i. Shift in thinking: “What do you want to accomplish?” and guide them into making their own decisions on how to get there.
ii. A coach asks good questions: What would it look like if…?
iii. Keep their goals in front of them, and shut down the lecture circuit.
iv. Speak of God’s plan for their lives from the time they are in diapers:
1. “Well done, good and faithful servant.” What would ‘well done’ look like here? What would servanthood look like here?


3.) Trust God that he is playing a crucial role in our kids’ lives, and we are just one piece of their story; we can fail and make all sorts of heinous mistakes, and God is still sovereign over our children. We are not responsible for controlling every minute detail of their lives.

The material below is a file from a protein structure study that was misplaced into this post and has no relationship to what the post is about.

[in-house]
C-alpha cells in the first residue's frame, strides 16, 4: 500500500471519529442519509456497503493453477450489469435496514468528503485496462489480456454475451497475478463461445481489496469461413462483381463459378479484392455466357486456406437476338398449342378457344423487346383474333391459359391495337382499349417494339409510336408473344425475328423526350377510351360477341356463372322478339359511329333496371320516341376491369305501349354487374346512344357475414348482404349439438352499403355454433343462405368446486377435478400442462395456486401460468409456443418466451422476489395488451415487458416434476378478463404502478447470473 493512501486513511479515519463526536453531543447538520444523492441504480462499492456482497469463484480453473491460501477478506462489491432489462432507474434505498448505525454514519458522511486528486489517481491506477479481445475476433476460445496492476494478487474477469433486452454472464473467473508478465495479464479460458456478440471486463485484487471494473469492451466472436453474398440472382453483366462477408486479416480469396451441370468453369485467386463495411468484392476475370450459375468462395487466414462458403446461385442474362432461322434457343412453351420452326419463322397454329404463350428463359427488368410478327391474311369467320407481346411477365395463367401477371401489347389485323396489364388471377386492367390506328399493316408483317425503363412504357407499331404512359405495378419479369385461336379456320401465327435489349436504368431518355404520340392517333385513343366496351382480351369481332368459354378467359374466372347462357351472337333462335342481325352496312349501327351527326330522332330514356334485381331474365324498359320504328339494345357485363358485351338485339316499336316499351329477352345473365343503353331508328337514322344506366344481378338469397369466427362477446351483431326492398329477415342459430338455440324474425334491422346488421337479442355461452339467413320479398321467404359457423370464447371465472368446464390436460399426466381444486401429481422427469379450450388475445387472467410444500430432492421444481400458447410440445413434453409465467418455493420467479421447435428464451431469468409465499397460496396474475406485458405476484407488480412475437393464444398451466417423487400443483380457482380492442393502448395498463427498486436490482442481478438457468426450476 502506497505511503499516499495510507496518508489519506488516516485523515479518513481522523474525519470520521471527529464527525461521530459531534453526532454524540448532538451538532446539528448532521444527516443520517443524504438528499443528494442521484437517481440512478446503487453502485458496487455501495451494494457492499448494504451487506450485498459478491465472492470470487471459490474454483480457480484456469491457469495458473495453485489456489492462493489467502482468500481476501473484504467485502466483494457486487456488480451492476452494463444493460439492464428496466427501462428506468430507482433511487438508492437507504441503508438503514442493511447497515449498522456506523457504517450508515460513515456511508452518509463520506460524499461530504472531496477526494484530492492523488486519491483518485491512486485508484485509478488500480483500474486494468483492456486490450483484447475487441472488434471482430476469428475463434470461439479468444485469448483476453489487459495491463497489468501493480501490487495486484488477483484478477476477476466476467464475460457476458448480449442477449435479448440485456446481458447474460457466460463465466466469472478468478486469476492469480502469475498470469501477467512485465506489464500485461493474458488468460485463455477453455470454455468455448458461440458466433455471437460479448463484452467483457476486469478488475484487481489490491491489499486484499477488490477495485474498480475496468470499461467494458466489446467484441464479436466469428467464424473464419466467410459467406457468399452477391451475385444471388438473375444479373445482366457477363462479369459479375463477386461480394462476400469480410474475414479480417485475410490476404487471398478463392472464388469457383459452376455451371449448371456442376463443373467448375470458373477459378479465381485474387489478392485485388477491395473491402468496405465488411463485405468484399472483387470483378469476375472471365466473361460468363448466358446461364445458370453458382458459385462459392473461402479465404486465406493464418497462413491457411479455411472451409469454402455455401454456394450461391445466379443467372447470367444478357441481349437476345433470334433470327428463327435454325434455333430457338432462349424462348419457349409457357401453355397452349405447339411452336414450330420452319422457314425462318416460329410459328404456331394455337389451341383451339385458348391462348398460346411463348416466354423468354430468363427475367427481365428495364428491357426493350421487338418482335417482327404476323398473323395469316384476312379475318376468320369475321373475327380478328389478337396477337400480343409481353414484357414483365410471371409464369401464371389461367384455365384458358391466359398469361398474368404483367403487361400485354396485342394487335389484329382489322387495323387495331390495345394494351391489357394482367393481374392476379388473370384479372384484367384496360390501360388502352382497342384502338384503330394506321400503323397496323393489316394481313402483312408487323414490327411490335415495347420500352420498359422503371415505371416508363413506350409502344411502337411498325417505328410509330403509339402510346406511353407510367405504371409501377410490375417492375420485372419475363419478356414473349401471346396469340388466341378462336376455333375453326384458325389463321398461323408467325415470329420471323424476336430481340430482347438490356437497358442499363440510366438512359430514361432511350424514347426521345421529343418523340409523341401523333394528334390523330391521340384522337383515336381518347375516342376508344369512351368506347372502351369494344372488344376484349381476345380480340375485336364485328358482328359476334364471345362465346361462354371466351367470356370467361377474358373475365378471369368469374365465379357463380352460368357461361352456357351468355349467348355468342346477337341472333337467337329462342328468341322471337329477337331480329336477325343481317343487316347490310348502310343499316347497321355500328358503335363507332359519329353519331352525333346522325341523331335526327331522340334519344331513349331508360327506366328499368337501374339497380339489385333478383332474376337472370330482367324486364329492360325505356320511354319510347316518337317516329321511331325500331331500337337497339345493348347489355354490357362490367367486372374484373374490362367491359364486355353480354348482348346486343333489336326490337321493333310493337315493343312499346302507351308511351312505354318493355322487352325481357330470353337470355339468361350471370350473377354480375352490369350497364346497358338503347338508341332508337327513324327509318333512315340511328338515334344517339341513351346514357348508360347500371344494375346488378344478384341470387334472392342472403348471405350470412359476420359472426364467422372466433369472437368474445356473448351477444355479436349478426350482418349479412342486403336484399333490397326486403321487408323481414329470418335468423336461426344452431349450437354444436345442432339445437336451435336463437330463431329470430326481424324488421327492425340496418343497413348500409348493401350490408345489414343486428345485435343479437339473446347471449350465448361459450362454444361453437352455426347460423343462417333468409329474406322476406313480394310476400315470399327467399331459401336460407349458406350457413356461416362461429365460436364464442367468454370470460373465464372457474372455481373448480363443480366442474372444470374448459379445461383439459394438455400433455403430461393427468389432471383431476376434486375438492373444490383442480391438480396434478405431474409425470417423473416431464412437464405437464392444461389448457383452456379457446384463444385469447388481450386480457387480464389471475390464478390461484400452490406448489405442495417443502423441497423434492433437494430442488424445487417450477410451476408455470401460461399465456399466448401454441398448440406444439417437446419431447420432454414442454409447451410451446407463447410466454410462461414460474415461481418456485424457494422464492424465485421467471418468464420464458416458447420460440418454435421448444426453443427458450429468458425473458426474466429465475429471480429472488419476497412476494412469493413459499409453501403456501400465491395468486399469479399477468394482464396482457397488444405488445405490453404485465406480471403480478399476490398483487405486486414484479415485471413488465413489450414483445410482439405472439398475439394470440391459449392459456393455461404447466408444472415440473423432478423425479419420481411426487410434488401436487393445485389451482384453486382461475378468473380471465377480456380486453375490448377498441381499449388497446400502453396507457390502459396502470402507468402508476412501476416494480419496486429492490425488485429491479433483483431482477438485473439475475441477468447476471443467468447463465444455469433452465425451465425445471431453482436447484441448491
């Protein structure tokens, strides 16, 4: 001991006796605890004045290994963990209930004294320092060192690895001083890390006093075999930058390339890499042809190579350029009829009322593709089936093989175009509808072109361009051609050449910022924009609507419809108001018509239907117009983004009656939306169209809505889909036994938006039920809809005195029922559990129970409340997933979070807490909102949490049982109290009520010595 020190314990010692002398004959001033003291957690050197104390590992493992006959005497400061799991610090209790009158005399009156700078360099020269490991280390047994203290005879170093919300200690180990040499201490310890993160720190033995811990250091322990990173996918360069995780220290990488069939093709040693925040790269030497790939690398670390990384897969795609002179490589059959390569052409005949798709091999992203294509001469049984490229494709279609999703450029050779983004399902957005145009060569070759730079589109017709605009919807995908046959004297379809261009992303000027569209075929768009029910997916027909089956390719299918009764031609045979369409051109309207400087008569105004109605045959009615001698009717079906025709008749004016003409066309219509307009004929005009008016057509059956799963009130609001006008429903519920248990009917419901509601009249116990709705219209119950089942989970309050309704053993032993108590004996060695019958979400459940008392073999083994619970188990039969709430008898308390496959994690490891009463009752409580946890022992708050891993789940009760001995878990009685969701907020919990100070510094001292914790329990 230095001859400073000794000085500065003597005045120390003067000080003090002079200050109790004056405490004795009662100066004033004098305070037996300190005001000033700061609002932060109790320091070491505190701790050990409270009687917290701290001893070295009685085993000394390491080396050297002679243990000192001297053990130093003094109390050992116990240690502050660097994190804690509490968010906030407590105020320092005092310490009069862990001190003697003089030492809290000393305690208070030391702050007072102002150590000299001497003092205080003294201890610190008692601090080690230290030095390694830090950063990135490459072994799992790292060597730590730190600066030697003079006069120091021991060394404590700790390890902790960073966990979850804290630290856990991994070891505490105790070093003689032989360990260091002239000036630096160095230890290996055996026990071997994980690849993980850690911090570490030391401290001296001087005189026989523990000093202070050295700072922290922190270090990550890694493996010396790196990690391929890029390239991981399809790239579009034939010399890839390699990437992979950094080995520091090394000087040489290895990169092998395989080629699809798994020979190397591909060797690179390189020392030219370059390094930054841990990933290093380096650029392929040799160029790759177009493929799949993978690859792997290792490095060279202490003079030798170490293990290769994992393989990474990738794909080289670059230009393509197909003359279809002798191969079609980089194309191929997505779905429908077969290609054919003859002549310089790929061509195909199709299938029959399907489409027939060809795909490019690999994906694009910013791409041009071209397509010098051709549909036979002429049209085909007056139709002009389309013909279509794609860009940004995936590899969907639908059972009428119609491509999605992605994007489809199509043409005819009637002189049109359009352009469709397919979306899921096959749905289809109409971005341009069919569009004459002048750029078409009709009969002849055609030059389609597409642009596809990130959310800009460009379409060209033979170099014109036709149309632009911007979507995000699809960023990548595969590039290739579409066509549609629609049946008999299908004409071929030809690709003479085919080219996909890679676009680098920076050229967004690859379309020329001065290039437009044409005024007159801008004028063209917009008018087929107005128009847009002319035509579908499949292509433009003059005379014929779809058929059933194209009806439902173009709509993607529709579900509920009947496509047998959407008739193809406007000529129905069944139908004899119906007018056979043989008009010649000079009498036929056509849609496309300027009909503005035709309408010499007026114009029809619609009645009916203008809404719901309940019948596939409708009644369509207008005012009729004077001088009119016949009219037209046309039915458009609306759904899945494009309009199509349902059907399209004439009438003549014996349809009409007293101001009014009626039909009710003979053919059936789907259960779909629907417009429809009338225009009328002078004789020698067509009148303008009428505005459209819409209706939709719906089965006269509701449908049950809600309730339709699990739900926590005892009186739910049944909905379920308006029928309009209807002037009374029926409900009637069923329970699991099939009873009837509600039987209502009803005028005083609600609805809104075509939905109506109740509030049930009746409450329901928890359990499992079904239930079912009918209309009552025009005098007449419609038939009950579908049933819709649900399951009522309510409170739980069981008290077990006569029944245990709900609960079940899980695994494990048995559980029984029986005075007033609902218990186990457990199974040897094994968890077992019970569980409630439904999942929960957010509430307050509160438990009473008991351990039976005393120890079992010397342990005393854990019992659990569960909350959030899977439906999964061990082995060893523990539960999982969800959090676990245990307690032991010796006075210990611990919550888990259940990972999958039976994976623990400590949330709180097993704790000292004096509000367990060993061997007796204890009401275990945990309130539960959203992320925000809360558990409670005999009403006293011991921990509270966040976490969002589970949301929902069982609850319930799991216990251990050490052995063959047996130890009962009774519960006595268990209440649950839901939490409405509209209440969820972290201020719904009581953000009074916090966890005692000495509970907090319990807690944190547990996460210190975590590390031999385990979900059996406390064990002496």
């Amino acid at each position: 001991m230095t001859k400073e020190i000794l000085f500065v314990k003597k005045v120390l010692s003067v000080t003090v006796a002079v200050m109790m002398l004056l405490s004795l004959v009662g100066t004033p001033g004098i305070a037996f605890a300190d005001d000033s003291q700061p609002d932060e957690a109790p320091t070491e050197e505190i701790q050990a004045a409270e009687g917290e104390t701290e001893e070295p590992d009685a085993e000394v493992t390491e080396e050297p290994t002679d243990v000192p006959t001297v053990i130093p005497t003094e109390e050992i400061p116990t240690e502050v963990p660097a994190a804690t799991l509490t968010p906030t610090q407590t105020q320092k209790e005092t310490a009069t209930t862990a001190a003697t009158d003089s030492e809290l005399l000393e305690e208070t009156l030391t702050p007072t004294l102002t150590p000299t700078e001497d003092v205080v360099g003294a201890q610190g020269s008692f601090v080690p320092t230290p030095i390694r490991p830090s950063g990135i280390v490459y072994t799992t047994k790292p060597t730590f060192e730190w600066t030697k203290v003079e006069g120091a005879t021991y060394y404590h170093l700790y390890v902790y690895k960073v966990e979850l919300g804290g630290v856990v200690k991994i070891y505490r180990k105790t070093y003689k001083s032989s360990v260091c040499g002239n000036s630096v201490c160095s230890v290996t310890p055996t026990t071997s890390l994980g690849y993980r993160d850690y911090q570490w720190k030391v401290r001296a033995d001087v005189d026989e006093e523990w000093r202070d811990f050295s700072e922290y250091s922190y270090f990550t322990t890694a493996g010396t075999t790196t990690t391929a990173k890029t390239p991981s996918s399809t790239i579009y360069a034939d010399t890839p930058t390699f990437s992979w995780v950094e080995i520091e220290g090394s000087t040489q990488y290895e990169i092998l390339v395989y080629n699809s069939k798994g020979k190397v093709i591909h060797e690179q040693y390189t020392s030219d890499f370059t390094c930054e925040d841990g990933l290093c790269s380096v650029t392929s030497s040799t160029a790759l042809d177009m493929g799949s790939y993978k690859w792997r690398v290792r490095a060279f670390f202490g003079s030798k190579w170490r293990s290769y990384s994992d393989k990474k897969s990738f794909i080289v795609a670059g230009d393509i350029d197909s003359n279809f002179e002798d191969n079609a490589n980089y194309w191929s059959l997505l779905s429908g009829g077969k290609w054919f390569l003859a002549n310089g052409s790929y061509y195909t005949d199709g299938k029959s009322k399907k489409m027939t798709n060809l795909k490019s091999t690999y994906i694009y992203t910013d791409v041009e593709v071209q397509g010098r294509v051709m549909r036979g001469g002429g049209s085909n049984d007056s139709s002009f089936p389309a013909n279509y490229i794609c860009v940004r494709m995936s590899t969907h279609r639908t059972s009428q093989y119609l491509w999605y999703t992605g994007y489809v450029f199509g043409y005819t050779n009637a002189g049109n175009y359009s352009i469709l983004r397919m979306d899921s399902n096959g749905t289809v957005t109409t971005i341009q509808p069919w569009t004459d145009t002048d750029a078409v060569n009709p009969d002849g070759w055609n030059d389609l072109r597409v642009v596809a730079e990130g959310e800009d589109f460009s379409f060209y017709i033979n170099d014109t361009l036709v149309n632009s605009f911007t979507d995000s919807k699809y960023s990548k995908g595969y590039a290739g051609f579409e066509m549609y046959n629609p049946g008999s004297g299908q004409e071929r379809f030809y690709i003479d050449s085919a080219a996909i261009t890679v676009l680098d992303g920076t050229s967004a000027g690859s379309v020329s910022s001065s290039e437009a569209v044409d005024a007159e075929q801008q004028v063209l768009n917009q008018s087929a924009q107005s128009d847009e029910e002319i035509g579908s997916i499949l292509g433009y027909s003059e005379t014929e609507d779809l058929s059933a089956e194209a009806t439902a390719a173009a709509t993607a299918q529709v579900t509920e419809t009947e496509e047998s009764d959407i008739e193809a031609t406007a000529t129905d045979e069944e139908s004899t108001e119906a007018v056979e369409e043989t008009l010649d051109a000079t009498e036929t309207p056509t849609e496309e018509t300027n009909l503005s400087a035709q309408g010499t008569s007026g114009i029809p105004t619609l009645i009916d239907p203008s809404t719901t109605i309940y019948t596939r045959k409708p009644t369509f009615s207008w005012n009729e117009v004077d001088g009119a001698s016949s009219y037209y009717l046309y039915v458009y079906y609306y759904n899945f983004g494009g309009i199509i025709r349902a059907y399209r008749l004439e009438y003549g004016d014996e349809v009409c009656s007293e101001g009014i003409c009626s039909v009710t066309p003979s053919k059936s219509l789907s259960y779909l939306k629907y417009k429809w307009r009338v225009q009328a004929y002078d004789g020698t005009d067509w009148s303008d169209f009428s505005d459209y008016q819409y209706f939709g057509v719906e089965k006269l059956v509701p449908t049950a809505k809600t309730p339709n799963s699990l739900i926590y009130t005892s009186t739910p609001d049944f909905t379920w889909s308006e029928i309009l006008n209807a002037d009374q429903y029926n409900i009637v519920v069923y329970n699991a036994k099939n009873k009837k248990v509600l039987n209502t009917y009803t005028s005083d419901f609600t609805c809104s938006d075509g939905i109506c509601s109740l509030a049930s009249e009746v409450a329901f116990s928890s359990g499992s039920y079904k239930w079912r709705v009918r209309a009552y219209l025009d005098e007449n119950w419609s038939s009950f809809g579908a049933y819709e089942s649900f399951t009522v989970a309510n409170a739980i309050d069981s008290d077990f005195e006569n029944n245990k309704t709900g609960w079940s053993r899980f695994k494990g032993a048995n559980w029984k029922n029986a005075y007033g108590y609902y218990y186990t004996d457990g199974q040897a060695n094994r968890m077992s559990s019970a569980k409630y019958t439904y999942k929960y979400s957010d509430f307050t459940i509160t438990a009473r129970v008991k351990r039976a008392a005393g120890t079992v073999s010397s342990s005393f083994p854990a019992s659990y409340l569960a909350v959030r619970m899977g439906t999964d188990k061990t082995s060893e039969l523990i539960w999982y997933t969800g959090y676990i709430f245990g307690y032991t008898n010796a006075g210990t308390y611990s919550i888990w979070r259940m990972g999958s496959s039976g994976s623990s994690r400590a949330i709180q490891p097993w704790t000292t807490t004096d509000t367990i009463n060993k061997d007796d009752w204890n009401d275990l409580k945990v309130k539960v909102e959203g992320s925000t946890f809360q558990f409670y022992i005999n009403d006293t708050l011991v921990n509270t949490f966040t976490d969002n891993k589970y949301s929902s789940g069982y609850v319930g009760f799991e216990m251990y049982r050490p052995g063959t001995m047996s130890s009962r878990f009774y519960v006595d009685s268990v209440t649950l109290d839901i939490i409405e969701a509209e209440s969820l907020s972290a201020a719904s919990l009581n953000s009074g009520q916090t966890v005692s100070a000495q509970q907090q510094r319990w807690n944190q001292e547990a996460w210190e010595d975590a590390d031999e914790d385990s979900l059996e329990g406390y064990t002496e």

a. Our authority over them is only the first small fraction of their timeline, but God’s leadership lasts their entire lives. We better get them properly introduced.
i. Let’s teach our kids to love Jesus, not a set of rules. We should be talking about his character and love and passion and heroics as much as we are talking about biblical behaviors.
b. As we consider the scary concept of letting them go, hear this: Our kids will not get lost in culture if they have experienced the dynamic, loving, radical Jesus.
i. If they know him in a life-changing way, they will learn to engage culture as a change agent and advocate without getting tainted by its influence.
ii. This is how God designed the kingdom. He raises up disciples and releases them on the planet.
1. There is no prototype for this. Your kids don’t have to fit an image or a mold or follow a specific script and neither do you.
2. God has always allowed every sort of personality and quirk and unlikely disciple into the family.